A llama perches among the ruins of Machu Picchu in Peru. | All photos by Jim Benning / Westways
Hurtling past llamas and alpacas and sheep in a taxi 12,000 feet up in the Peruvian Andes, I caught a glimpse of the valley below. It was framed by towering mountains. Their slopes gleamed with every imaginable hue of green, from deep forest to eye-popping emerald. In the distance, icy peaks disappeared into misty clouds. On the valley floor, the muddy Urubamba River, a mere wisp, snaked past small towns.
Travelers associate this region mainly with Machu Picchu, the Incan citadel made famous by American explorer Hiram Bingham. Although the Yale University professor raved about the ruins he “discovered” with the help of local farmers in 1911, he also waxed rhapsodic about the scene now before me. “There is no valley in South America,” he mused in a 1913 National Geographic Magazine article, “that has such varied beauties and so many charms.”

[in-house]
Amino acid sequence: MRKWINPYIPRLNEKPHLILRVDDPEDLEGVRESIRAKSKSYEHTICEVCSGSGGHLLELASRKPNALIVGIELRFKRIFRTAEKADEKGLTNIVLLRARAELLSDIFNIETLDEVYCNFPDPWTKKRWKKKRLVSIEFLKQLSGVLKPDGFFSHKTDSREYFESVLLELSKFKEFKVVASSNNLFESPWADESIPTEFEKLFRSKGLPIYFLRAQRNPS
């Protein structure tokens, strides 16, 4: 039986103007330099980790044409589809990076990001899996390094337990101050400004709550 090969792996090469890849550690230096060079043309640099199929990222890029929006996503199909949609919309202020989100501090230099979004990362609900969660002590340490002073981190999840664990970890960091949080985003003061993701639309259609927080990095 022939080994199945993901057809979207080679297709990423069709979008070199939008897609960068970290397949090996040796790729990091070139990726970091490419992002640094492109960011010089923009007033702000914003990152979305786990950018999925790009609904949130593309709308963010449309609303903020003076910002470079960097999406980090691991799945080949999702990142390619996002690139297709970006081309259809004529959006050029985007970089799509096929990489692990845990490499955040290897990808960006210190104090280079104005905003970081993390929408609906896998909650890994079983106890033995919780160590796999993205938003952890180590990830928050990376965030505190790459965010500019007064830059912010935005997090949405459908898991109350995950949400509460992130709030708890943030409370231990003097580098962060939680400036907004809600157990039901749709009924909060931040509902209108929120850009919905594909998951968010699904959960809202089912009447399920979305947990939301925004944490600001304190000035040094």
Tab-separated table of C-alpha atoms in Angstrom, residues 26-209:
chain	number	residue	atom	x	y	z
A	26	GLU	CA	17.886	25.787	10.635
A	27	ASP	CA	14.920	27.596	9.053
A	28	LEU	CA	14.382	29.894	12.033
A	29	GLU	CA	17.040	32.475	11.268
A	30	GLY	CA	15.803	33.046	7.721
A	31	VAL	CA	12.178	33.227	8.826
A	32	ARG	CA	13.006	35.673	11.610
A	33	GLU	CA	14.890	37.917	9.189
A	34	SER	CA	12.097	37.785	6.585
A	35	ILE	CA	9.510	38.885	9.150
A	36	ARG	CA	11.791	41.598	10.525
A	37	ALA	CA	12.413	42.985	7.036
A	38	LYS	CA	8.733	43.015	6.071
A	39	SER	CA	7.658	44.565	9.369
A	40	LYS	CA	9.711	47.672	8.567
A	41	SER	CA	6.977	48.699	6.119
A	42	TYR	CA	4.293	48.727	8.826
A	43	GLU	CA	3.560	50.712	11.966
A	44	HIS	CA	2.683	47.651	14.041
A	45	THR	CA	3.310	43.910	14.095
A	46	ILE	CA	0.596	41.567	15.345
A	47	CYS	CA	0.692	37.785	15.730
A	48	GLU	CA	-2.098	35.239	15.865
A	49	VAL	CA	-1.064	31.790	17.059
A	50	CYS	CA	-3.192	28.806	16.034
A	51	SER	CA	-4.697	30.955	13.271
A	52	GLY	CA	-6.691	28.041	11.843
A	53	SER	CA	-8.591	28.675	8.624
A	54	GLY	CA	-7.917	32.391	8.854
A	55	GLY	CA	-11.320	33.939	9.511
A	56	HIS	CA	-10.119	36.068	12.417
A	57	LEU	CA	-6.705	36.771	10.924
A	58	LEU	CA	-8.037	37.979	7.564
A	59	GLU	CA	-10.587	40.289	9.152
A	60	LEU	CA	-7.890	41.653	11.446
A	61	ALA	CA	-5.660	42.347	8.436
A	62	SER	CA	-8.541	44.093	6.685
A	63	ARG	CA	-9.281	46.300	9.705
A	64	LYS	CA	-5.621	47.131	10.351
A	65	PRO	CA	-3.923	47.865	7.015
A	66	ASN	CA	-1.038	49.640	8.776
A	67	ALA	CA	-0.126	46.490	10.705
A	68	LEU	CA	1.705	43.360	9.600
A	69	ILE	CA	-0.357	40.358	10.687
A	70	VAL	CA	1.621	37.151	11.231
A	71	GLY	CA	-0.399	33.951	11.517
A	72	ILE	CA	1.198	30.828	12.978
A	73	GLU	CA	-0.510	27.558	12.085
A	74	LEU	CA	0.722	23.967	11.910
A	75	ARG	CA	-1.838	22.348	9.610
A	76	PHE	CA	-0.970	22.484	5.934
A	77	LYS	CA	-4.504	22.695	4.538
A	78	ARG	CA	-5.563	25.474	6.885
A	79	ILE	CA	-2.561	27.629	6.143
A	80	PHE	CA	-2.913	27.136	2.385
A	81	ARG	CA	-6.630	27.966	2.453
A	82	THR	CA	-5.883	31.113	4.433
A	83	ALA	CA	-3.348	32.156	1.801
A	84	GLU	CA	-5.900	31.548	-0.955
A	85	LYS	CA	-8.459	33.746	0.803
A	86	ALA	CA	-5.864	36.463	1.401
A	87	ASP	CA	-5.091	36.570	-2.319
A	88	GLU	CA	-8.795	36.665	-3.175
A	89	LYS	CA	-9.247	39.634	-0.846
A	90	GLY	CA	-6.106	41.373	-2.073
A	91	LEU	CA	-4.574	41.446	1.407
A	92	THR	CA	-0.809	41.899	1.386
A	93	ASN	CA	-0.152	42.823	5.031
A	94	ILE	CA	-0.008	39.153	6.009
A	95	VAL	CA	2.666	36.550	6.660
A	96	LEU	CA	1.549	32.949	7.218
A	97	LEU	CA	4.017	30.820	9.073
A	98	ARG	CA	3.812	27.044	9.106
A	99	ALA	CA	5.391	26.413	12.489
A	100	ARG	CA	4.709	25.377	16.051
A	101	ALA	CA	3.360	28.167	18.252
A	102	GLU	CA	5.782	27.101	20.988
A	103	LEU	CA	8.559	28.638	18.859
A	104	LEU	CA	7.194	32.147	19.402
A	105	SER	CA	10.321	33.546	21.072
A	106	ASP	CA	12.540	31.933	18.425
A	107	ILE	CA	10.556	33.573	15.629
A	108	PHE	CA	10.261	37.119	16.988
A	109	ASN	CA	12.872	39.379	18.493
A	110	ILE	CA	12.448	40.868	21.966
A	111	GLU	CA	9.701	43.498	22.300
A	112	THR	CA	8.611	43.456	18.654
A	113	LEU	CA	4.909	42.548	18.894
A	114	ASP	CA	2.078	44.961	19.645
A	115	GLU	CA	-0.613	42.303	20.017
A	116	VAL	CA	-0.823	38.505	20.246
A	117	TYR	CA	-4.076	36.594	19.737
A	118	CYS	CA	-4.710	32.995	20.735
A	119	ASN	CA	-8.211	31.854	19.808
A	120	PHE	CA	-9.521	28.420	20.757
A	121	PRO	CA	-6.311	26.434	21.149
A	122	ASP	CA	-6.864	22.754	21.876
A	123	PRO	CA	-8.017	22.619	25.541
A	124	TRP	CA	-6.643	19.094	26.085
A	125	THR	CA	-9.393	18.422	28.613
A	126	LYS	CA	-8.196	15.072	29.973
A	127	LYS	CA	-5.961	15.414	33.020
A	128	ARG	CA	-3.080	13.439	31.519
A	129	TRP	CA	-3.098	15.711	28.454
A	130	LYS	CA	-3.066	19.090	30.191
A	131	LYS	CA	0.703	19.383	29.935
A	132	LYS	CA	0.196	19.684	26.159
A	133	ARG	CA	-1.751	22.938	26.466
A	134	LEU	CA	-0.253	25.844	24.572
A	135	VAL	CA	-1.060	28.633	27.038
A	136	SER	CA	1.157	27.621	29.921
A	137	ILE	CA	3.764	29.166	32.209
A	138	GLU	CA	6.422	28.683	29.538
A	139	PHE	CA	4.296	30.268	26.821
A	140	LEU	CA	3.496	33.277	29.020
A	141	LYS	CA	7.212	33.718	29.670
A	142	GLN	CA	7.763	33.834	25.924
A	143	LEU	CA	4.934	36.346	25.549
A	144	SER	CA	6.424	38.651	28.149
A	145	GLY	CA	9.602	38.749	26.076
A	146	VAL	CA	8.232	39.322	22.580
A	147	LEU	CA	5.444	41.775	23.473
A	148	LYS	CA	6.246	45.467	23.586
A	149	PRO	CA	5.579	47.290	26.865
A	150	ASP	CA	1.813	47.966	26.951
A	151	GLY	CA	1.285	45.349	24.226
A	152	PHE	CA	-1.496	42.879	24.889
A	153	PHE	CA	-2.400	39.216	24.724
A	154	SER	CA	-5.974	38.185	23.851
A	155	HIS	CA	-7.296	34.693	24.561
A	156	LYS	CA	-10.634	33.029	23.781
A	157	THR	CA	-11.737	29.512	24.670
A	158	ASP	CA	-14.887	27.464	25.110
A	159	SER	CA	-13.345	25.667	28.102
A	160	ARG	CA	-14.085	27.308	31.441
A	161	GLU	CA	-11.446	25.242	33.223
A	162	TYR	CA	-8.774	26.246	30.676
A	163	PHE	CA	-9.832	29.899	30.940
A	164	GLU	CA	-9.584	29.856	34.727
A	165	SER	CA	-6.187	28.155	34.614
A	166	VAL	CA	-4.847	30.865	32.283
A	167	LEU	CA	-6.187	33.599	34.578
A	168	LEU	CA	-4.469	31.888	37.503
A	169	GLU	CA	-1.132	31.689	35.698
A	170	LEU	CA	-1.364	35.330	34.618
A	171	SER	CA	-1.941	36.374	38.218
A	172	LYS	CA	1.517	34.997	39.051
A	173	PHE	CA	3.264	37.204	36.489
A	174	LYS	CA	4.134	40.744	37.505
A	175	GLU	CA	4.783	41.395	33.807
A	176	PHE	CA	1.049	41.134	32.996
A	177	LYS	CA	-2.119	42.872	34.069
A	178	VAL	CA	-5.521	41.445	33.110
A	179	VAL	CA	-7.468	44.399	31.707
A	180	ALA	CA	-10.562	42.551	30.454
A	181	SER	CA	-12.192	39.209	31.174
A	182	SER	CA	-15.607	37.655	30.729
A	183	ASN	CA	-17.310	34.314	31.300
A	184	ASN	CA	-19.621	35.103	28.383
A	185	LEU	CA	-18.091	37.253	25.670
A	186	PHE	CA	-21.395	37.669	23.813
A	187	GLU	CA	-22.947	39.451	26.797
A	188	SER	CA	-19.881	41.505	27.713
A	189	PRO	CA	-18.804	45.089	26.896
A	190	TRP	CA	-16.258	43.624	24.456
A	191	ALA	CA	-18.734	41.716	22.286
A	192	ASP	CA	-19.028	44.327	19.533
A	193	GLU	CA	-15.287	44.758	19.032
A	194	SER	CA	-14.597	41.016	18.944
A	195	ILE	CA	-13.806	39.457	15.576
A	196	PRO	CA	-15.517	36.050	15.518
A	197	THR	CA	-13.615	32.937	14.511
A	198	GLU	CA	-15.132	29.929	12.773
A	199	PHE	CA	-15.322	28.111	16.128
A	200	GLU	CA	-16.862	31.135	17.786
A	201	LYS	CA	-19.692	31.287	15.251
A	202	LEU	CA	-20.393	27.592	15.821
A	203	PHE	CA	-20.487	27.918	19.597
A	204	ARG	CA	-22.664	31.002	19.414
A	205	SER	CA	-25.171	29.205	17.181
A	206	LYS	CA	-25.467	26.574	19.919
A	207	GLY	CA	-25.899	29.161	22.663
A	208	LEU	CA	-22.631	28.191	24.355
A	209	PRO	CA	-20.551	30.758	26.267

That’s why, while I was headed to Machu Picchu, I was in no hurry to get there. Reaching the ruins from Cusco, the nearest big city, requires a few hours’ travel through the Sacred Valley of the Incas, and I was determined to slow down and savor a few days here. There’s good reason to do so. Flanked by Cusco at one end and Machu Picchu at the other, the 60-mile-long valley once lay at the heart of the Incan empire, and archaeological sites dot the area. The valley is also home to some compelling 21st-century developments. Two attention-grabbing restaurants recently opened here—one helmed by the Peruvian chef presiding over one of the world’s top-ranked restaurants and another cantilevered dizzyingly over the side of a mountain. New hotels keep popping up, and PeruRail has debuted a luxurious twist on its popular train service. I wanted to get a taste of the old and the new.